A pep in their step and seemingly playing with more zip. That was the hard-to-quantify description of the Ohio State wide receivers in practice last week from several onlookers, including Urban Meyer.
"You haven’t seen football in a while, and I saw the same thing, I guess you’d use the word 'zip,'" Meyer said. "It’s because they haven’t practiced in a while and have been getting their brains kicked in in the weight room. So they’re really excited to be out there running around. I hope we have that same zip for practice 12 or in the middle of August."
Production was lacking from the wideouts a season ago, but there are some possibilities on this roster -- and some arriving this summer -- that have Meyer intrigued.
"Oh, I thought it was outstanding," he said of the first week of practice for his receivers.
"Absolutely. There’s good talented guys. We have two more guys coming in with Jaylen Harris and Trevon Grimes, and then Ellijah (Gardiner), the young guy out of Texas. So there’s a lot. Right now we’re very fluid, that means we’re getting three-year windows from some guys. The young guys have got to step up and go. So to answer your question, we have not had the production, but for a good first day, I’d put it as a great first day. But there’s a lot of great first days out there."
Standing across from those receivers have been some very young defensive backs, including true freshmen Marcus Williamson, Jeffrey Okudah, Shaun Wade, and Isaiah Pryor. While they have all been playing in the secondary for years, none of them have done it quite like they're doing it now, and that's always going to be an adjustment.
What's the toughest challenge for freshmen defensive backs?
"Well there’s two things, I think," said defensive coordinator Greg Schiano. "The volume of football is much different than high school; all of the details that go into playing. It’s not, ‘Go cover him.’ And then the other thing is the speed of the game. The tempo of the game and the speed of the players they’re trying to defend. But I can tell you -- it’s early, it’s really early -- but those are some special players."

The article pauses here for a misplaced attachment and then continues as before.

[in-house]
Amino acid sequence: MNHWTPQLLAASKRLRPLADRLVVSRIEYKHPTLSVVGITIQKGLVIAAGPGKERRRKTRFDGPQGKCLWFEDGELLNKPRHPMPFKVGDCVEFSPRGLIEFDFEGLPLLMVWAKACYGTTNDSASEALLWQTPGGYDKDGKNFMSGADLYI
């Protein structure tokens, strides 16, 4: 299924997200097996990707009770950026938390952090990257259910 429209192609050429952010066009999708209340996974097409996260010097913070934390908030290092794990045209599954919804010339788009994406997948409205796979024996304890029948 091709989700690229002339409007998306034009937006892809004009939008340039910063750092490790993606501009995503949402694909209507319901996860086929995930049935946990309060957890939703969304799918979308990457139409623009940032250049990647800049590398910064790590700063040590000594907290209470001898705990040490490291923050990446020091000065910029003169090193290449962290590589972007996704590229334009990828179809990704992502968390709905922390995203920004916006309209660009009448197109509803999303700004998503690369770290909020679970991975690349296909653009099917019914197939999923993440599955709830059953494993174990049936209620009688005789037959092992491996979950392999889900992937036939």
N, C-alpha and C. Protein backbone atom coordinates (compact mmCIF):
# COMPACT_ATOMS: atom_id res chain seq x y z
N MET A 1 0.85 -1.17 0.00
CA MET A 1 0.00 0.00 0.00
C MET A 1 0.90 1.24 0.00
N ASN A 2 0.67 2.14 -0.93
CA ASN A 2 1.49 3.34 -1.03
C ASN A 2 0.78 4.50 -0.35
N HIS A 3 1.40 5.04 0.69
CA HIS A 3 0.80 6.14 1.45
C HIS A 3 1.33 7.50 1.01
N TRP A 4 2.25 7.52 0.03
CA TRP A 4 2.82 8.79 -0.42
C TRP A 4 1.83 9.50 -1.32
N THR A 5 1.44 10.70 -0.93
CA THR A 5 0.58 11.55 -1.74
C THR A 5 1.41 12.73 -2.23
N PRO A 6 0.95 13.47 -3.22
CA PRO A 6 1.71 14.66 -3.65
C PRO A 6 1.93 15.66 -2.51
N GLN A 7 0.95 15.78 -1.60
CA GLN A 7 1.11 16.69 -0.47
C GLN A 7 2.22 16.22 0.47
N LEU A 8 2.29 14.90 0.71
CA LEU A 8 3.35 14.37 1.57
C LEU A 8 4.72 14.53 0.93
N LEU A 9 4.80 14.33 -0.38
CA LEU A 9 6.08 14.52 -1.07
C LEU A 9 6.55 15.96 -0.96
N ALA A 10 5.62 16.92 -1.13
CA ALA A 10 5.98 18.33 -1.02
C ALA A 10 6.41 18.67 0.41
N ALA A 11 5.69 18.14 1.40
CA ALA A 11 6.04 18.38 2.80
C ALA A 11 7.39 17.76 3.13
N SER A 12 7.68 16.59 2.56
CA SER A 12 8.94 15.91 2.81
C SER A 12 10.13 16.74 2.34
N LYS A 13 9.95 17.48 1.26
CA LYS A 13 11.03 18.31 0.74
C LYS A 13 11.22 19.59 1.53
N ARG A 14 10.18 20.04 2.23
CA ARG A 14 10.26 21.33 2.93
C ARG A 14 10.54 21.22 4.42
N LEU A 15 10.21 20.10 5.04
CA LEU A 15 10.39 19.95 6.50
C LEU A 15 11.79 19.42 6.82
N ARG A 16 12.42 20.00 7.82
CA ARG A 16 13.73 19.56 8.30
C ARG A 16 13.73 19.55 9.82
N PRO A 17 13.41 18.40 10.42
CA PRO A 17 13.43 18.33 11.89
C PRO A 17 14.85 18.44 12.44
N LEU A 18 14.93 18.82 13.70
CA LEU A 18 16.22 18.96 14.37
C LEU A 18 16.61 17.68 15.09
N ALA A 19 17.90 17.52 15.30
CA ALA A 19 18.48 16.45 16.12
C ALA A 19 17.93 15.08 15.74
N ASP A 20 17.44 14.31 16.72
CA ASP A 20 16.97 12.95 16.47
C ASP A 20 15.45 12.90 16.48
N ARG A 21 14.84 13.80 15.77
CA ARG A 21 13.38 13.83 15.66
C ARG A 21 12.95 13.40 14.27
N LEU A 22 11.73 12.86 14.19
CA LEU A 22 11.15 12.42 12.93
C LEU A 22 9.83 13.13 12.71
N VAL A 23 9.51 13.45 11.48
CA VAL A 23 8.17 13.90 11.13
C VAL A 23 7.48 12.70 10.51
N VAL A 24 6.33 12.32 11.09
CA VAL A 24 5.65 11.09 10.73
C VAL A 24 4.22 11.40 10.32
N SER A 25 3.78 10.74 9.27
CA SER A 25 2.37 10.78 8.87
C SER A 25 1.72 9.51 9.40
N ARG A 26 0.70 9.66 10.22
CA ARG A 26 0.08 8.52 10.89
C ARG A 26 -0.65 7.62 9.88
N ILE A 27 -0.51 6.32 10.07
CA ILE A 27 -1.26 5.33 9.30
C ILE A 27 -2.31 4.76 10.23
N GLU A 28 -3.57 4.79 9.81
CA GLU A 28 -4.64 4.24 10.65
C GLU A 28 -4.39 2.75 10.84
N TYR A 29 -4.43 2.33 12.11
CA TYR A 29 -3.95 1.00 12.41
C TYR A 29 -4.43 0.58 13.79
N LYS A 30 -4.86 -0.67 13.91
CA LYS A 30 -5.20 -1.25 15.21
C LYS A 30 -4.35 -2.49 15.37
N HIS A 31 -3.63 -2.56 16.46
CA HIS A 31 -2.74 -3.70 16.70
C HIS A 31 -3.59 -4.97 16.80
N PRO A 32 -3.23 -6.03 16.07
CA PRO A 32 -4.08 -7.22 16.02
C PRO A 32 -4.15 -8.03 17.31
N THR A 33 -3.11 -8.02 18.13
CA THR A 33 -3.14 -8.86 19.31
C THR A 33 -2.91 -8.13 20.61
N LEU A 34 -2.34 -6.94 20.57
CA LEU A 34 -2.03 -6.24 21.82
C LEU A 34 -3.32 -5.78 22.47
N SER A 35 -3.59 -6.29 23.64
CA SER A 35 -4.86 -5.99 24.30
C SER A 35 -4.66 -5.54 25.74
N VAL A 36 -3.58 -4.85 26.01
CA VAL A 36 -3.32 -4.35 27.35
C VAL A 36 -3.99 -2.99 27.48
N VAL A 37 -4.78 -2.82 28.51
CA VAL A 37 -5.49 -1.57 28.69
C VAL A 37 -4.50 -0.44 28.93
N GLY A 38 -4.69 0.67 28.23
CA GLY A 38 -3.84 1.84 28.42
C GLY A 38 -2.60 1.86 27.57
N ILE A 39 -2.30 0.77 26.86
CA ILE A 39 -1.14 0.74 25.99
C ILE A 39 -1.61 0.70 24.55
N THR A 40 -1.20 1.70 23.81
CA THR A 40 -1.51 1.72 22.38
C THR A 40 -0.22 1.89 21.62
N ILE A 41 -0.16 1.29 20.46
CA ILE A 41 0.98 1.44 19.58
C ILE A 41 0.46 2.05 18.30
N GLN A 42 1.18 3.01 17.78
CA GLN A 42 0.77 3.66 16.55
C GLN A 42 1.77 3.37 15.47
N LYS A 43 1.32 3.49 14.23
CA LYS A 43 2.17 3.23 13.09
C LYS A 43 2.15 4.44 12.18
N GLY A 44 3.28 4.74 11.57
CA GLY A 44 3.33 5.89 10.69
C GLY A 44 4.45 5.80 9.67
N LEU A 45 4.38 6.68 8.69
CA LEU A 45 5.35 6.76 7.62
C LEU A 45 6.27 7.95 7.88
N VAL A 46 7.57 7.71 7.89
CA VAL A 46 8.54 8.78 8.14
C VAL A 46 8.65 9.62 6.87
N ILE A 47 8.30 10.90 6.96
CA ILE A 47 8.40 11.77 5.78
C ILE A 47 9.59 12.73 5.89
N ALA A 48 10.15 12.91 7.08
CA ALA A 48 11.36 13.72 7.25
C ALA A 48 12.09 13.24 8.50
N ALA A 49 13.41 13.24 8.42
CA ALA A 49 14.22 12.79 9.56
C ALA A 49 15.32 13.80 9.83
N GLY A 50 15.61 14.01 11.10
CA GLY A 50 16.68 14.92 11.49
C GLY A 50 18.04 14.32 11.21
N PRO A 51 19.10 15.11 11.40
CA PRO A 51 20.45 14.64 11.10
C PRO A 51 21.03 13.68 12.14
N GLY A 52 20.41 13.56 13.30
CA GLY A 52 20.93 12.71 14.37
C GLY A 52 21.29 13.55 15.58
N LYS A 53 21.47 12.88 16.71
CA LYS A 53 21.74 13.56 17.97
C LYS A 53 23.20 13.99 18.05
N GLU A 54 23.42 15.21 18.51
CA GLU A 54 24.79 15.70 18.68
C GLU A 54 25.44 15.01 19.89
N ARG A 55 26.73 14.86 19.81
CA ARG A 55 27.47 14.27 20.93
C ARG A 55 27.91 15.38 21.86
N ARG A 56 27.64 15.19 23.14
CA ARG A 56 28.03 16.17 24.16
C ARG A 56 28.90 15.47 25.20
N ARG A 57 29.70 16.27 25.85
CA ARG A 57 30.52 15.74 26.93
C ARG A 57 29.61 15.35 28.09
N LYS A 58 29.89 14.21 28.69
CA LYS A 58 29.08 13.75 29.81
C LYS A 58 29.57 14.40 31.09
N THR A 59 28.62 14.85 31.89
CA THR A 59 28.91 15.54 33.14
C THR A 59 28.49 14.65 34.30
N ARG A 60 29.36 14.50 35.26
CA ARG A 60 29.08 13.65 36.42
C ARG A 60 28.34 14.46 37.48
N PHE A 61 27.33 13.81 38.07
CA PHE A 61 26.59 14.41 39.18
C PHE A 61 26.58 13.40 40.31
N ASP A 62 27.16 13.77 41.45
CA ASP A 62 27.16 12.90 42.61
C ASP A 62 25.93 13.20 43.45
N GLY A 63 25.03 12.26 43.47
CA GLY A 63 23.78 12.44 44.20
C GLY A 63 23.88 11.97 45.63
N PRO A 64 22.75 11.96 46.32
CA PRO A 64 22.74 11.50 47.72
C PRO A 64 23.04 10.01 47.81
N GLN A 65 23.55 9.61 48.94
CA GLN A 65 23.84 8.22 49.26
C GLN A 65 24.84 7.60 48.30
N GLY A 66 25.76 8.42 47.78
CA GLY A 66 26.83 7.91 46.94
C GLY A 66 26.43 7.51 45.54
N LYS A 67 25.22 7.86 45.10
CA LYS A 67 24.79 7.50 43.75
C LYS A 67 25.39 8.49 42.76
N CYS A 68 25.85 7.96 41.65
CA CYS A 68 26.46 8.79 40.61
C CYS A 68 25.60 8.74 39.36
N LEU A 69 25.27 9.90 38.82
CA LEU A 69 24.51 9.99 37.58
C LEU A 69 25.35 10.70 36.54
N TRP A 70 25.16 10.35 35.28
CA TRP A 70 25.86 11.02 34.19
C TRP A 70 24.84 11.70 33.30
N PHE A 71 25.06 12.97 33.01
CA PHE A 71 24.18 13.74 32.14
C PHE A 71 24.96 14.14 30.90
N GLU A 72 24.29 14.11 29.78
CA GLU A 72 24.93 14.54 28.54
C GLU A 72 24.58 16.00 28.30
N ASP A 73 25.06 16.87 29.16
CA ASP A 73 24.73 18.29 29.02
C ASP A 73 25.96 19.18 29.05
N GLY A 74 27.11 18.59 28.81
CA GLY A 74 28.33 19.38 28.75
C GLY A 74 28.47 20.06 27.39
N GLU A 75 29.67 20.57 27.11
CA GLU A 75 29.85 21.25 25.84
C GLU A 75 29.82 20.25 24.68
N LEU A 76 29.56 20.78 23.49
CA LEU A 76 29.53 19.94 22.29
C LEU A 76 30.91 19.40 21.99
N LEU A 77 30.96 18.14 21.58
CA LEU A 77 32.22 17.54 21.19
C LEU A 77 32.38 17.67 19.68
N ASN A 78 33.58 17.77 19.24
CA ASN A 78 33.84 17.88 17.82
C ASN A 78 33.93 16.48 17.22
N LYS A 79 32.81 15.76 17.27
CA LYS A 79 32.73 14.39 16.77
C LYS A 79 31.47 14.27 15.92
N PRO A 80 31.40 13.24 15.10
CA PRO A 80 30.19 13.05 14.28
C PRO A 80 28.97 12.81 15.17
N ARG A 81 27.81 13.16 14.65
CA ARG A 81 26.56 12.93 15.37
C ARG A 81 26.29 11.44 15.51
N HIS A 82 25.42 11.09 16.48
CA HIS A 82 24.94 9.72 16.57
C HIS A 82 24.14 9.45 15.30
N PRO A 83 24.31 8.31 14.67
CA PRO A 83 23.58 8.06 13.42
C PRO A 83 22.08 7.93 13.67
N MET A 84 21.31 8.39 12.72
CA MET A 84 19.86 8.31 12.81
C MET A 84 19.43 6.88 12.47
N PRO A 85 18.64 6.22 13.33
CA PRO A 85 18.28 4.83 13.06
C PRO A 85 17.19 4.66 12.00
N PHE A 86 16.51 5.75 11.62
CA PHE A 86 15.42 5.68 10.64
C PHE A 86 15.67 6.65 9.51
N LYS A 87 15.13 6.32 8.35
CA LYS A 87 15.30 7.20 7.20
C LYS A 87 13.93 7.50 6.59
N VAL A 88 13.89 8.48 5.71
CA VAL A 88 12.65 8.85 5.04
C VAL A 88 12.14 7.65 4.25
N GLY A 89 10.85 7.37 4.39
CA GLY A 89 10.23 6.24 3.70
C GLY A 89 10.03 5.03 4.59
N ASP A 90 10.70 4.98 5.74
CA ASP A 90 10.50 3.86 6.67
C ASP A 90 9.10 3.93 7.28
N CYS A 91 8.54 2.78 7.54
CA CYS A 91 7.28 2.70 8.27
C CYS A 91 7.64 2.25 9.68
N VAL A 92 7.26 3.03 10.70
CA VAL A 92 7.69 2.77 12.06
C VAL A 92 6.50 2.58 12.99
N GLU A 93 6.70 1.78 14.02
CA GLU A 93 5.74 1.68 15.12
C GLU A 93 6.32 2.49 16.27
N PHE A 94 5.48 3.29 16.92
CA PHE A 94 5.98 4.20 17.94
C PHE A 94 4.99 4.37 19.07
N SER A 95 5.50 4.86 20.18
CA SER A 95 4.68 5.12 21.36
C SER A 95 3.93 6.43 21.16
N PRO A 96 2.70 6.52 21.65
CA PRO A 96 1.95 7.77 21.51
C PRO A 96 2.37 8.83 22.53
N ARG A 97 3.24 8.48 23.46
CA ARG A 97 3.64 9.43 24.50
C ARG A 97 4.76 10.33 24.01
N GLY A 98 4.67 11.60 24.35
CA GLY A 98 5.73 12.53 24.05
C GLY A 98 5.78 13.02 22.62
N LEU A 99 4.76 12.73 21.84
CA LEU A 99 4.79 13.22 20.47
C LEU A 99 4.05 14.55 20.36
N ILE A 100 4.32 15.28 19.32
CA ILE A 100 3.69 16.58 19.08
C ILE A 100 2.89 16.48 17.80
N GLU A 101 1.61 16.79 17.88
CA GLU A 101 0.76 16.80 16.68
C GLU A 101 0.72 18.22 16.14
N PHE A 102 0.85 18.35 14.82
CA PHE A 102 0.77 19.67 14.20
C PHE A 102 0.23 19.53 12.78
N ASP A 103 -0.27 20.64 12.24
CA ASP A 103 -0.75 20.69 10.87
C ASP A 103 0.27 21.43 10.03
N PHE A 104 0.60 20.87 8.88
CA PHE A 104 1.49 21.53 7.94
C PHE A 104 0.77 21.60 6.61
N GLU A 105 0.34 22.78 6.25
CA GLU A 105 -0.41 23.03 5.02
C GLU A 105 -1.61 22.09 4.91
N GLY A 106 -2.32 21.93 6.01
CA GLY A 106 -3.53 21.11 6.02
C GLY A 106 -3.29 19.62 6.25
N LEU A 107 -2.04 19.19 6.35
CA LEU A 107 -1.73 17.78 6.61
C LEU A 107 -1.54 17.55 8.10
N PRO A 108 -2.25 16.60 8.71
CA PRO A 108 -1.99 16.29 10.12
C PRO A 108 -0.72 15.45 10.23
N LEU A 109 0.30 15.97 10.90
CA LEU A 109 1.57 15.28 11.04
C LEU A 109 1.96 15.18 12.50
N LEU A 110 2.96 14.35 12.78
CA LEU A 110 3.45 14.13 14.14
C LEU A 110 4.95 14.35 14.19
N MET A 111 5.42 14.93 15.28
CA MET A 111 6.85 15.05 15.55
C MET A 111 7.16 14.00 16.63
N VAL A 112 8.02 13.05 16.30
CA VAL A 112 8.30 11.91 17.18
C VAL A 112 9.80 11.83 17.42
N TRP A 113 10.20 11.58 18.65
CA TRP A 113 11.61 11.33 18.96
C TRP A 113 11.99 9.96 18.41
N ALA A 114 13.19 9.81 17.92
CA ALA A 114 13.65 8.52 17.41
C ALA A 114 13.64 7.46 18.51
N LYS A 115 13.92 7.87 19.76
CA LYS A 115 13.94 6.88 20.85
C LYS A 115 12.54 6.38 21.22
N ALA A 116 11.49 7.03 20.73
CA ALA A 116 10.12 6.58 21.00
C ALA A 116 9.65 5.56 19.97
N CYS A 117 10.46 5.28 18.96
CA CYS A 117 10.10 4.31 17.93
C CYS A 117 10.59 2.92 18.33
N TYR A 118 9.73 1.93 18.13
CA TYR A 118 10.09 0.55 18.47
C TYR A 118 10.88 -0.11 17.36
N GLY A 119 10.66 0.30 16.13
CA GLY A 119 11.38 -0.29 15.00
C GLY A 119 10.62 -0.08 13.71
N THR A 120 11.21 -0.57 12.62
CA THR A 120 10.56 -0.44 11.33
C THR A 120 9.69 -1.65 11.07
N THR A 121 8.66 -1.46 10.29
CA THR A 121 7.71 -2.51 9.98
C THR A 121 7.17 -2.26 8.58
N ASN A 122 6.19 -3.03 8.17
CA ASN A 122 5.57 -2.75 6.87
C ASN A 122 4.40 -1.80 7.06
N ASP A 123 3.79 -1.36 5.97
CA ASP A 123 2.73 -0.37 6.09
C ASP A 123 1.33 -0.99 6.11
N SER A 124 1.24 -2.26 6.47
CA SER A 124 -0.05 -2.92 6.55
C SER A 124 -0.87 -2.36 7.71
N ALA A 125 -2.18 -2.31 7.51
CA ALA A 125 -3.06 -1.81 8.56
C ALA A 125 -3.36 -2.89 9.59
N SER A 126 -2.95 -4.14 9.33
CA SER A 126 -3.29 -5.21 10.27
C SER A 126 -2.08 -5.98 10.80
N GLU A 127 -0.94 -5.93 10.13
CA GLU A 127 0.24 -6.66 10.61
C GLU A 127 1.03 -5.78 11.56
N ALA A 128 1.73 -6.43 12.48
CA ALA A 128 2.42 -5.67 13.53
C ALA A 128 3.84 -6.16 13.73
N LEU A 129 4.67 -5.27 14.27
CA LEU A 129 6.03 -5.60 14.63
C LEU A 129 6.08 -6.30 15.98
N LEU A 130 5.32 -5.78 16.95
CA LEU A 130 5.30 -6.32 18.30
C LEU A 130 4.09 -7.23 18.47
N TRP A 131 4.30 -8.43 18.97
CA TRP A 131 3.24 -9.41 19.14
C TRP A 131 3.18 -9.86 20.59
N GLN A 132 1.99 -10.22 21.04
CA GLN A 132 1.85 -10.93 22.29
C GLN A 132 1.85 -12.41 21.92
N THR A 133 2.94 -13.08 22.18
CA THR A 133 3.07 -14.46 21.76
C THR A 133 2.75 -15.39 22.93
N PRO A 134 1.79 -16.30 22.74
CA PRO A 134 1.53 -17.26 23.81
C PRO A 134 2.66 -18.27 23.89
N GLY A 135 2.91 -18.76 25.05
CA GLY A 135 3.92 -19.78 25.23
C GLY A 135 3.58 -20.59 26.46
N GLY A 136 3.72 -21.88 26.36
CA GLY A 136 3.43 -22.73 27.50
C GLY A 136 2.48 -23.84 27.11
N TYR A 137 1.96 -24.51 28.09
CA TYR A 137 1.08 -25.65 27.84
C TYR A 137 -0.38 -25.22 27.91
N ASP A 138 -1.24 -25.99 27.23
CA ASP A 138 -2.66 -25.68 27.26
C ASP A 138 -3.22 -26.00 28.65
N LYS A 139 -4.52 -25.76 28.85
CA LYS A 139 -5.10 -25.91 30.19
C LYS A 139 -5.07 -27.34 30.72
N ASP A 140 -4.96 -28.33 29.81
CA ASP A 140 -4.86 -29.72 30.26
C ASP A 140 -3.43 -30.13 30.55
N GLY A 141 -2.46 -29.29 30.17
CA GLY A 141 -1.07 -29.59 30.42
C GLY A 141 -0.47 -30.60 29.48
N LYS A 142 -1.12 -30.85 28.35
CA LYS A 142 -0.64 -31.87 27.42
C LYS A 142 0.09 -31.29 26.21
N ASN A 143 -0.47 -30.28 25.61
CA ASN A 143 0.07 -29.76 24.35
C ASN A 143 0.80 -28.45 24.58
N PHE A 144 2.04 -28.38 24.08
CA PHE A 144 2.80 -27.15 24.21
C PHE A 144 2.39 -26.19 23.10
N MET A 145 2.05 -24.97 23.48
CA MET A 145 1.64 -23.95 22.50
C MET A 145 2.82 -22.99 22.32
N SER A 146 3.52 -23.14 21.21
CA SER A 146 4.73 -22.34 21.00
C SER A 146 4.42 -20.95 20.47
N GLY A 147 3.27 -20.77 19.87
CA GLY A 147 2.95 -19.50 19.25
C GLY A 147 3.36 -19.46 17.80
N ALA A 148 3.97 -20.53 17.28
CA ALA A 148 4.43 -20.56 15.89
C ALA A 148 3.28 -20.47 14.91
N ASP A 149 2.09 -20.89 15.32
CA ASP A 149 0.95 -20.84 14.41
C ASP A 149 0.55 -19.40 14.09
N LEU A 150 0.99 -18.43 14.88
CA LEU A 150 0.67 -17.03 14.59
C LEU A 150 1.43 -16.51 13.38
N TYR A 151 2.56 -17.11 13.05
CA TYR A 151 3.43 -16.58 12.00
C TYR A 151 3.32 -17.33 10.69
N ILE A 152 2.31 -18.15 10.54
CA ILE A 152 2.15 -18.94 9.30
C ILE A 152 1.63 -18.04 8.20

It's not just the skill players who have enrolled early and gotten a chance to get their cleats wet, as offensive lineman Josh Myers has also been experiencing the life of spring camp. Myers was one of the most-coveted offensive linemen in the 2017 class, and now he has begun the process of working his way back up the football totem pole.
How's he doing so far?
"I told him today don’t let anybody take your reps," center Billy Price said on Thursday. "Josh Myers, he’s just got to push. He’s that freshman right now, he’s only been here what, three months? Just keep going. Right now it’s the first two days of practice, everybody looks good. Come two weeks when the pads come on it will be a little bit different for him."
The team is now on spring break, but once they return next week, business is going to pick up quite a bit for the players like Myers who need the reps.
"It’s just the first two days and we’re working on the ones and twos and he’s fighting into the twos right now," Price said. "Come next week when we put some pads on I might take a step back and he actually gets to get more reps in and some other guys get put into some positions to grow, I think he’s going to be exceptional."
As has been mentioned, the Ohio State offense literally hit the ground running with tempo this spring, which has been a change from the past where they would ease into it a bit. There are several reasons for this. First, there isn't a lot of practice time, so tempo gives you more reps. Secondly, it gets the defense accustomed to what they'll be seeing during the season. Thirdly, the Buckeyes are going to be an up-tempo team this coming season, which isn't something that they haven't been able to say since Tom Herman left following the 2015 season, so they need to practice it.
Just as there are reasons for running tempo in practice, there are also several reasons for running it in games, and it's not just about simply getting more plays called. Offensive coordinator Kevin Wilson has exactly the kind of offensive history that Meyer is looking for.
"I think he’s got a lot of experience calling plays, so when you say ‘tempo’, it’s not just the quantity of plays, it’s the rhythm," he explained. "That’s where Tom Herman brought so much to our offense. When we were at Florida we weren’t a big tempo team, so I wanted to have someone with that experience, I personally do not. It’s just calling plays, practicing faster, calling plays, and getting it to the line of scrimmage much faster, and that’s one of his strengths. We don’t look at number of plays, it’s just trying to cause defensive problems."